The alliances made by Kiwi World, a company from the Grupo E. Sánchez, allow the company to have a safe, reliable offer 12 months of the year.
Fruit Today Euromagazine interviewed Pedro Casanova, leading manager of the business.
What is Kiwi World’s turnover?
Around 14,000 tonnes of kiwis per year. Since the creation of Kiwi World in 2005, it is a figure that continues to grow.
What are the company’s main resources?
I believe that the role played by our suppliers is very important, as we are a country that has a deficit of kiwis. We have very close links with companies that have a long history in this product and are highly specialised in it, such as the Italians Spreafico, Rivoira and Jingold, or the French company Blue Whale. We also have Greek and Portuguese suppliers.
In Spain, we are developing the sale of Kiwi La Isla, a small production, but which has important recognition due to its very high quality.
Furthermore, belonging to a business group such as Frutas E. Sánchez, allows us to be in the front line of the battle regarding productions from the southern hemisphere, since in Chile we have our own product, around 150 hectares, and an export company belonging to the Sánchez family.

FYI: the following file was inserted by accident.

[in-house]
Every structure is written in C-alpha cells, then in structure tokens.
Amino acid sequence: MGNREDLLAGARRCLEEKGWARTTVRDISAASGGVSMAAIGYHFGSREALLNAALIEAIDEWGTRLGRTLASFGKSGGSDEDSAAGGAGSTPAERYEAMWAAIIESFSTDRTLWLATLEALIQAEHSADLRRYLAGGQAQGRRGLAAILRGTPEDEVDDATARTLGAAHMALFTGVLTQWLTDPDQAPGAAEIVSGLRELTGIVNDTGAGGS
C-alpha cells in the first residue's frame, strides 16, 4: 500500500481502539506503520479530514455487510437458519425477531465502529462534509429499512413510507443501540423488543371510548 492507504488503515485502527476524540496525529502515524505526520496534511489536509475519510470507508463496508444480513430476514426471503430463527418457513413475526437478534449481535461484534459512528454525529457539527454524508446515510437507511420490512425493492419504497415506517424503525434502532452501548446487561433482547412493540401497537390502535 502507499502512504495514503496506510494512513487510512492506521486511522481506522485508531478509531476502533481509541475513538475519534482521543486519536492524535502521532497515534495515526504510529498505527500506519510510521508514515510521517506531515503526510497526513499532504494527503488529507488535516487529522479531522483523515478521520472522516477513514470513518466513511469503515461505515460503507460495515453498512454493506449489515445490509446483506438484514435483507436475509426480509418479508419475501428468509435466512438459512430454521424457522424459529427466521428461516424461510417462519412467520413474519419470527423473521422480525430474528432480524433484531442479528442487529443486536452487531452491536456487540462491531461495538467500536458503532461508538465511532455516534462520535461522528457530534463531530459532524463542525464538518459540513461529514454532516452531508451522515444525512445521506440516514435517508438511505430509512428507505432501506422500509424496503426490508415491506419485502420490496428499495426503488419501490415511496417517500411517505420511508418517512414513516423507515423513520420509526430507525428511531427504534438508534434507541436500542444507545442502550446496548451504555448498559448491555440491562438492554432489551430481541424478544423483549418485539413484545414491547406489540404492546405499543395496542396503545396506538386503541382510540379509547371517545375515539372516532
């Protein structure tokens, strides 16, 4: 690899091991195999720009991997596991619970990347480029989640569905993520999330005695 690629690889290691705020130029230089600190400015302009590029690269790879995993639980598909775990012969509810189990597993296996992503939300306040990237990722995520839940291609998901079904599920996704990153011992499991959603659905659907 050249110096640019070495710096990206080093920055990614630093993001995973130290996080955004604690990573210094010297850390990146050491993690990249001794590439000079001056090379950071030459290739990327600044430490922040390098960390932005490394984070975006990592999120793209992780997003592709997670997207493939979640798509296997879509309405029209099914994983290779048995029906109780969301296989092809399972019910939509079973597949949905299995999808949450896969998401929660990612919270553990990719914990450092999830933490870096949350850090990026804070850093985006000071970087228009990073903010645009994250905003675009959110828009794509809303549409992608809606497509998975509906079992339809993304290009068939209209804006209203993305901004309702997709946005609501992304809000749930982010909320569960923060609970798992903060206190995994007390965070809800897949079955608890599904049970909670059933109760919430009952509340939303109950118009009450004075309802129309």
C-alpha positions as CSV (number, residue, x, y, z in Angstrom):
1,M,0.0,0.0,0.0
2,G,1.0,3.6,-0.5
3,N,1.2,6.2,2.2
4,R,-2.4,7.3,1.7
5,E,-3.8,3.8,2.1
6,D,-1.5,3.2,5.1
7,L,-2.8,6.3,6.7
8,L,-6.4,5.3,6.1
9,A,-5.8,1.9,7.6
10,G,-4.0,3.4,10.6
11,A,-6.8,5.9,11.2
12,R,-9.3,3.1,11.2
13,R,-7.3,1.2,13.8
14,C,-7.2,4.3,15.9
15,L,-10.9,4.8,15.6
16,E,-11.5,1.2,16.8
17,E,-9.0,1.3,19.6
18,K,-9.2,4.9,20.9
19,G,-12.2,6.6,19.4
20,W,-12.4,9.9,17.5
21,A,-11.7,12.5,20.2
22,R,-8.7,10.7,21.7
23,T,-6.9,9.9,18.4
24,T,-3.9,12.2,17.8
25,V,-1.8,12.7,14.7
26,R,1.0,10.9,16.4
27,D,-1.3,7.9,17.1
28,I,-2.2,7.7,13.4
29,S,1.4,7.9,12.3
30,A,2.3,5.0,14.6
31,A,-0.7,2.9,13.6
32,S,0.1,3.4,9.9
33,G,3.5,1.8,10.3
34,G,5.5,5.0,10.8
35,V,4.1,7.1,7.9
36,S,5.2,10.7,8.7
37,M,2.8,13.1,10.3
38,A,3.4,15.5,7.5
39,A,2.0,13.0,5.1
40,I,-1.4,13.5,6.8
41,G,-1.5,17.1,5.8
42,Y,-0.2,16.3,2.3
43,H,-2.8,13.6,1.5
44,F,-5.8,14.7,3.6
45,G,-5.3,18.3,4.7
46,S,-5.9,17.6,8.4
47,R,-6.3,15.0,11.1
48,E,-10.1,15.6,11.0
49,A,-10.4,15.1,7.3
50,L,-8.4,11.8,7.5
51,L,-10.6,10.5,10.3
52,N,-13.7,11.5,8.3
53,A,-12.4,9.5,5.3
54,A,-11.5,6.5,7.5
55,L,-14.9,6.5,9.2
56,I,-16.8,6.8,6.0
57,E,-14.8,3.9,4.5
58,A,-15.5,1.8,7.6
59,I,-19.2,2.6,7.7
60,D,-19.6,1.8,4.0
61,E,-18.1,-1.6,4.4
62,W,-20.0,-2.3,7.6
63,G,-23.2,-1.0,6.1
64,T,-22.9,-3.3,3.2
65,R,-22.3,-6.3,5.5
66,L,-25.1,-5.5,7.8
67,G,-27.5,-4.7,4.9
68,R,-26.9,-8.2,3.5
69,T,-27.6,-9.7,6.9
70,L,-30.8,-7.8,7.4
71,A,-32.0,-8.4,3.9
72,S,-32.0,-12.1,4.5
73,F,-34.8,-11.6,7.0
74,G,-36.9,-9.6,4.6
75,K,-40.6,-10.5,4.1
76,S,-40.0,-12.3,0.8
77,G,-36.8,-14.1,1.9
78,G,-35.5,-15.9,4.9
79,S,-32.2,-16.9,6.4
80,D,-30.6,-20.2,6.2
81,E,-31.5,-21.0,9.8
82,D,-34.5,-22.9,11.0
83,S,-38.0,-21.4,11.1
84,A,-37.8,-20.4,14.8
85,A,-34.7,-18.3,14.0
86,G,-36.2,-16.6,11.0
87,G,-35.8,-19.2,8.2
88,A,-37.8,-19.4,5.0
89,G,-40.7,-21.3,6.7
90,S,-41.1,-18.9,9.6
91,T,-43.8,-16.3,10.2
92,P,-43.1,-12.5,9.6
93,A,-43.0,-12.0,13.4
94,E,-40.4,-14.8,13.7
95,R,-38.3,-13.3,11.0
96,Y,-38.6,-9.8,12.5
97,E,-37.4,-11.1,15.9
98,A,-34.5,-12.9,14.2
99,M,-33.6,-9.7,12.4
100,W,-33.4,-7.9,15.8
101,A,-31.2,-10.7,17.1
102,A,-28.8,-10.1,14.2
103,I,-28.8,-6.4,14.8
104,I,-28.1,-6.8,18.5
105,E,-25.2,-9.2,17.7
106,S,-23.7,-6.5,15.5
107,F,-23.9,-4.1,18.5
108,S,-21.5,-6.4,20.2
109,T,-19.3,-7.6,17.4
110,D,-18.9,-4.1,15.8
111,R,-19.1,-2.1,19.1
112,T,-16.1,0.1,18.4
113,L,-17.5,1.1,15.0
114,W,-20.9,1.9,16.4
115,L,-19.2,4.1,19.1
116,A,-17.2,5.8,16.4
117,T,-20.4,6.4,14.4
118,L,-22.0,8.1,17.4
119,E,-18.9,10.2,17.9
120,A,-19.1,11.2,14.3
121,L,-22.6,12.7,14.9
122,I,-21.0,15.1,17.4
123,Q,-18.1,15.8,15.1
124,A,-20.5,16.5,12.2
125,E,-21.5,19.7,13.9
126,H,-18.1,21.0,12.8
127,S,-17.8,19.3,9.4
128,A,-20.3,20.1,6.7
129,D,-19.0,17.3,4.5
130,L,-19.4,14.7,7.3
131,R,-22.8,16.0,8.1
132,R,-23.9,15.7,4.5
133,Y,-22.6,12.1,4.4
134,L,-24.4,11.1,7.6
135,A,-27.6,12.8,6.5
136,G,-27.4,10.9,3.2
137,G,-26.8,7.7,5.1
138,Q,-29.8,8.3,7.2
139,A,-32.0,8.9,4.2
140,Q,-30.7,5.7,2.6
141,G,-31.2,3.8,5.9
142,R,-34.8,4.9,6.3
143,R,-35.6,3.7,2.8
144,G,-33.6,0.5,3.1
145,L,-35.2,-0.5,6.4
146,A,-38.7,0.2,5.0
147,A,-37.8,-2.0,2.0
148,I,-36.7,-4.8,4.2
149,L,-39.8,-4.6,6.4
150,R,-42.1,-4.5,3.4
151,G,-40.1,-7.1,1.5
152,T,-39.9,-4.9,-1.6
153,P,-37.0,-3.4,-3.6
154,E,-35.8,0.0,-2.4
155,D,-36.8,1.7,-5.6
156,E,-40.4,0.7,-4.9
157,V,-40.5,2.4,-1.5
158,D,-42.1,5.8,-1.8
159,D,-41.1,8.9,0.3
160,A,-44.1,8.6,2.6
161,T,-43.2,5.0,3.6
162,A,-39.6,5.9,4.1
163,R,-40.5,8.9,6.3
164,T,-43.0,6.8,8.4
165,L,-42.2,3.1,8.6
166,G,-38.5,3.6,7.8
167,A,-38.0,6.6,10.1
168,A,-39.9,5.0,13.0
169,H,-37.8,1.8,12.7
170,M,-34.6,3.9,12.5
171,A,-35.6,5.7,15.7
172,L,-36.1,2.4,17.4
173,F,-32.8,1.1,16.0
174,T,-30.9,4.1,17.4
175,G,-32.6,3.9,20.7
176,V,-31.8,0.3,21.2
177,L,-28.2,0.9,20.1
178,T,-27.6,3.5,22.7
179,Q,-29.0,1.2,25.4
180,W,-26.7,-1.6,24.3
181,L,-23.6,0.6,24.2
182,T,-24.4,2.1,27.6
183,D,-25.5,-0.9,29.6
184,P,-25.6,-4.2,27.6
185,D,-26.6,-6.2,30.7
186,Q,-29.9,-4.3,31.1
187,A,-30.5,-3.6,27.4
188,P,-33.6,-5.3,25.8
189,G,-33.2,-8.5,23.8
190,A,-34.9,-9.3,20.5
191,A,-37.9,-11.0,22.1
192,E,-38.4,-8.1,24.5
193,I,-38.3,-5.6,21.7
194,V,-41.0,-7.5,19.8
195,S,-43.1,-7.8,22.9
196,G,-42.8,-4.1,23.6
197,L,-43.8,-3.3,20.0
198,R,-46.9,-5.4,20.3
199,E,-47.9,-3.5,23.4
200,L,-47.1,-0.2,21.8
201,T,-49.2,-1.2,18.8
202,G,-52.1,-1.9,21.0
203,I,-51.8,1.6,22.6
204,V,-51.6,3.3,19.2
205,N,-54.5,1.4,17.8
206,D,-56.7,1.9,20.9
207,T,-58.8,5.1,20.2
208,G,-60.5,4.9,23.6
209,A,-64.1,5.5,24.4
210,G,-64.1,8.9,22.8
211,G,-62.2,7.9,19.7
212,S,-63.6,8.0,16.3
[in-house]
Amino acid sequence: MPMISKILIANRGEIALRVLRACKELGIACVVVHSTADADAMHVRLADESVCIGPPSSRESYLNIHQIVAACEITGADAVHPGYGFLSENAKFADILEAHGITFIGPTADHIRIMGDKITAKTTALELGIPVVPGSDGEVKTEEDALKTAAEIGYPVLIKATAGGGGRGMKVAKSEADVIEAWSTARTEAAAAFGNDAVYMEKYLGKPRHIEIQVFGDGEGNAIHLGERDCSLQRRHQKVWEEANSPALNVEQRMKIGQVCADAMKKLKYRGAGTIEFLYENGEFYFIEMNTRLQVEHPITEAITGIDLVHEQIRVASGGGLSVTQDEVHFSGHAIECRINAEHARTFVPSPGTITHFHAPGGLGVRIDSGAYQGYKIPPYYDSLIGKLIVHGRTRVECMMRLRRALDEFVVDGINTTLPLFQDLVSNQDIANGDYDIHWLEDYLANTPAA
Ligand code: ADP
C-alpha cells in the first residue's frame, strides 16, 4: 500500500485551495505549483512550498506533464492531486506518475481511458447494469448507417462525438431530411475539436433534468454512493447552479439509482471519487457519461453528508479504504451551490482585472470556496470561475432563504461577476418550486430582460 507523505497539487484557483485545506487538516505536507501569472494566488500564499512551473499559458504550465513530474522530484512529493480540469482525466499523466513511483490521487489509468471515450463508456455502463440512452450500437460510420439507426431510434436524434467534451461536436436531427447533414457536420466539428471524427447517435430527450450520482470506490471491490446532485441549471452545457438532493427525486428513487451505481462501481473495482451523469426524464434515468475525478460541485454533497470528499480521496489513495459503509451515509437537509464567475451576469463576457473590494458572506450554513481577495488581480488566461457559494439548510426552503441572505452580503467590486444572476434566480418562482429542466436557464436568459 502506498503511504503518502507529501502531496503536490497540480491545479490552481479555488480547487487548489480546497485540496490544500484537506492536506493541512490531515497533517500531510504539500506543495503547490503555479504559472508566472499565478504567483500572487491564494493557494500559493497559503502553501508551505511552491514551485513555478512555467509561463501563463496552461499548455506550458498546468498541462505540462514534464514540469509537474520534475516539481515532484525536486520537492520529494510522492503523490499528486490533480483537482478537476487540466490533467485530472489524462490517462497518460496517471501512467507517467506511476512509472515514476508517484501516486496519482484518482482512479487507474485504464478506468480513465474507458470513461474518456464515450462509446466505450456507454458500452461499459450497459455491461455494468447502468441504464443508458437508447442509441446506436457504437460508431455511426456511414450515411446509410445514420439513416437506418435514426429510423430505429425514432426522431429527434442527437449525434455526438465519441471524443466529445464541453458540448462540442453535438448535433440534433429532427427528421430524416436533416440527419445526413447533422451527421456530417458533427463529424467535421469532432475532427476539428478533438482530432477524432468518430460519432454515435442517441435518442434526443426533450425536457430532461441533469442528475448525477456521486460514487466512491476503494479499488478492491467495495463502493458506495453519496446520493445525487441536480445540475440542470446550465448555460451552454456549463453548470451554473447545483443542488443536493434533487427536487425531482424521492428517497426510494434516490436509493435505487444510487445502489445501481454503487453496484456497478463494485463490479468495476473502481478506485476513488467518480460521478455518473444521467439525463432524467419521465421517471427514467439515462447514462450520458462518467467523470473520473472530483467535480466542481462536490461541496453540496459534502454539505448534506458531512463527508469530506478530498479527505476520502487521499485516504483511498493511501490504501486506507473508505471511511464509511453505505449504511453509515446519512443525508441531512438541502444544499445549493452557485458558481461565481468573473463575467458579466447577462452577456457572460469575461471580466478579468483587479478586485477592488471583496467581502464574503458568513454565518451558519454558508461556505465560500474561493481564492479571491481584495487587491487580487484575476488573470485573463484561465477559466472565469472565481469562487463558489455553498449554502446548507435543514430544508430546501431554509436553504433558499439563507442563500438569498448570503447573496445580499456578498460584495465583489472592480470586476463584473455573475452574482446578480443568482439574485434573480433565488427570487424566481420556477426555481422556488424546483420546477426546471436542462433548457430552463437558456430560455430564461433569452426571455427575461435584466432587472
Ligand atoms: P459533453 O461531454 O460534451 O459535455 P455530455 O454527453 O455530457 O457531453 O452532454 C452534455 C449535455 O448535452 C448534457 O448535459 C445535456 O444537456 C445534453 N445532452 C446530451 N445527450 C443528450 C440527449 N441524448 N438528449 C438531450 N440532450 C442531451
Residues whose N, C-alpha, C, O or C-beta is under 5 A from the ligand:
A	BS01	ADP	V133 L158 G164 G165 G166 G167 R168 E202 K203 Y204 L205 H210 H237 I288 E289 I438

Do you think that Spain is going to continue being the leading kiwi consumer in the world?
Yes, I do. Each Spaniard eats around 3.5 kilos of kiwi, compared to Americans, who only eat 800 grams.
What I believe is that we will see a change in its varieties, and yellow-fleshed kiwis will be the ones behind the growth. This trend is prevailing all over the world now. The New Zealand kiwi giant is seeing this and this means that other yellow varieties will come into play with their different peculiarities: Sorelli, Dori, Jintao, etc.
Are Kiwis no longer seasonal?
Of course not; kiwis are not only eaten in the winter, they are available all year round thanks to productions from the southern hemisphere. Consumers assimilated this purchase a long time ago. The only handicap that we can see is that Mercamadrid buyers do not want ‘ready-to-eat’ produce to ensure that the fruit lasts longer on the supermarket shelves and, on this point, there is a great deal of work to be done to convince fruit sellers that product rotation would be greater if it were riper.